Wednesday, March 3, 2010

Injectables with IVF - Is Metformin Indicated?


Hello-I am from the US and I am 33 years old. My husband is 34. We have been trying for almost a year and saw an RE. I was told I have a fibroid that I am having removed laparoscopically the end of March. I was told by my doctor that since my huband's sperm is below where it needs to be (both count and motility) that I can begin IVF (in vitro fertilization) with injectable treatments about 2 cycles after the surgery. Which drugs are used? She mentioned ICSI (intracytoplasmic sperm injection) also. Will I have side effects from these injectable medications and if so what will they possibly be?

She also mentioned my possibly taking Metformin to try to enhance the IVF to work. I have heard mixed reviews on this medication actually working and was wondering what your take is on it. Can you please advise? I have heard of some unpleasant side effects from Metformin/Glucophage so I am not sure what to do.

What is the chance of IVF or IVF with ICSI to work? She said around 50% which I believe is much better than the 20% chance it would be which we were told if it would happen naturally. Is this true? I have had an ultrasound with saline and an HSG with dye- both came back fine other than the fibroid. I have been put on Synthroid to regulate my thyroid which I was told was slightly elevated. I am also on the birth control pill until I have the surgery to remove the fibroid the end of next month. I have had several blood tests testing my FSH, LH, Prolactin, Estradoil, glucose, etc all which have been normal results. Any additional info. you could provide would be appreciated.

Thanks!- S.


Hello S.,

Let me answer your questions sequentially to make it easier:

1. Lots of different medications are used with IVF cycles. This is a question best answered by your doctor, or her IVf coordinator. Each doctor has different protocols, depending on their preferences and how they are trained. The main medications are called gonadotropins and are synthetic versions of the FSH and LH that your brain produces to stimulate the ovary to ovulate. We give higher dosages of these medications in order to make the ovary produce/prepare more that one egg. The goal with IVF, in order to maximize the chances of pregnancy, is to get more than one egg out. Preferably 10-20. This is because not every egg is a good egg.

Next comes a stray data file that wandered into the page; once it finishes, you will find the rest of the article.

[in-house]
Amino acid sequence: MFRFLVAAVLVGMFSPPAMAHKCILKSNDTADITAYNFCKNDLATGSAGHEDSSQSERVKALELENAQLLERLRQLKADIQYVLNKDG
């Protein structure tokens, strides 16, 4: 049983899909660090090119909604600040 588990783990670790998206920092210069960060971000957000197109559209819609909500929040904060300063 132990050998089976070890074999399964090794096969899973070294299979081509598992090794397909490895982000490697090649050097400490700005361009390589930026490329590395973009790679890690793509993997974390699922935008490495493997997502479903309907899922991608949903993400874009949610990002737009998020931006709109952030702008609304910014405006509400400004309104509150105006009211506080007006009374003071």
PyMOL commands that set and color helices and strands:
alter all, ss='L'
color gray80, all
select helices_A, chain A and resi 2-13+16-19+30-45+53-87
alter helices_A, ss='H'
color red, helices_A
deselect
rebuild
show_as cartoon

2. Most women tolerate these medications very well since they are essentially the same as the hormones your body produces. Of course, all medications have side effects and each person is different and can react differently to each medication. The biggest side effect of these stimulation drugs is that the ovaries will enlarge and become tender because so many eggs are being recruited. In addition, some patients will feel bloated. If the ovaries are stimulated too strongly, or the ovaries respond too strongly, you can develop an illness called "hyperstimulation syndrome." This is a very serious and dangerous problem that has to be prevented and managed appropriately. If you have PCO, which I suspect you might have since your doctor recommended Metformin, you are at increased risk for hyperstimulation syndrome. You need to discuss this with your doctor and ask her what she does to prevent this. There are methods that we use to prevent this from occurring such as using lower dosage protocols, close monitoring of blood levels, coasting or drifting if necessary, antagonist protocol, triggering with Lupron instead of HCG.3. Metformin is only indicated in 30-40% of patients that have PCOD. It is NOT indicated in all patients AND, it takes 6-8 months to work so starting it with an IVF cycle is not appropriate. I would not recommend it unless you have been found to have insulin resistance by blood testing.

4. In terms of IVF working, you have a 50-70% chance of pregnancy with each IVF cycle in your age group. You should ask you doctor what her statistic is. Pregnancy rates do vary depending on the clinic and the doctor, so be sure to check both out.5. With a severe sperm disorder, the chances of pregnancy would be much less than 20%. Your natural chances of pregnancy at your age, if there were absolutely no problems, would be about 15% per month of trying. With the sperm problem it would drop it to less than 10%. That is why IVF is the treatment of choice. With IVF and ICSI, we had a 75% pregnancy rate per transfer in 2009. Most clinics are reaching that level as well.

I hope this information helps. Be sure to ask lots of questions. You will be paying a lot of money for this treatment and you should make sure you have had ALL your questions answered to your satisfaction. This type of procedure is like shopping at Saks 5th Avenue. You should demand and get the highest level of service!

Good Luck,
Edward J. Ramirez, M.D., FACOG
Executive Medical Director
The Fertility and Gynecology Center
Monterey Bay IVF Program
Monterey, California, U.S.A.

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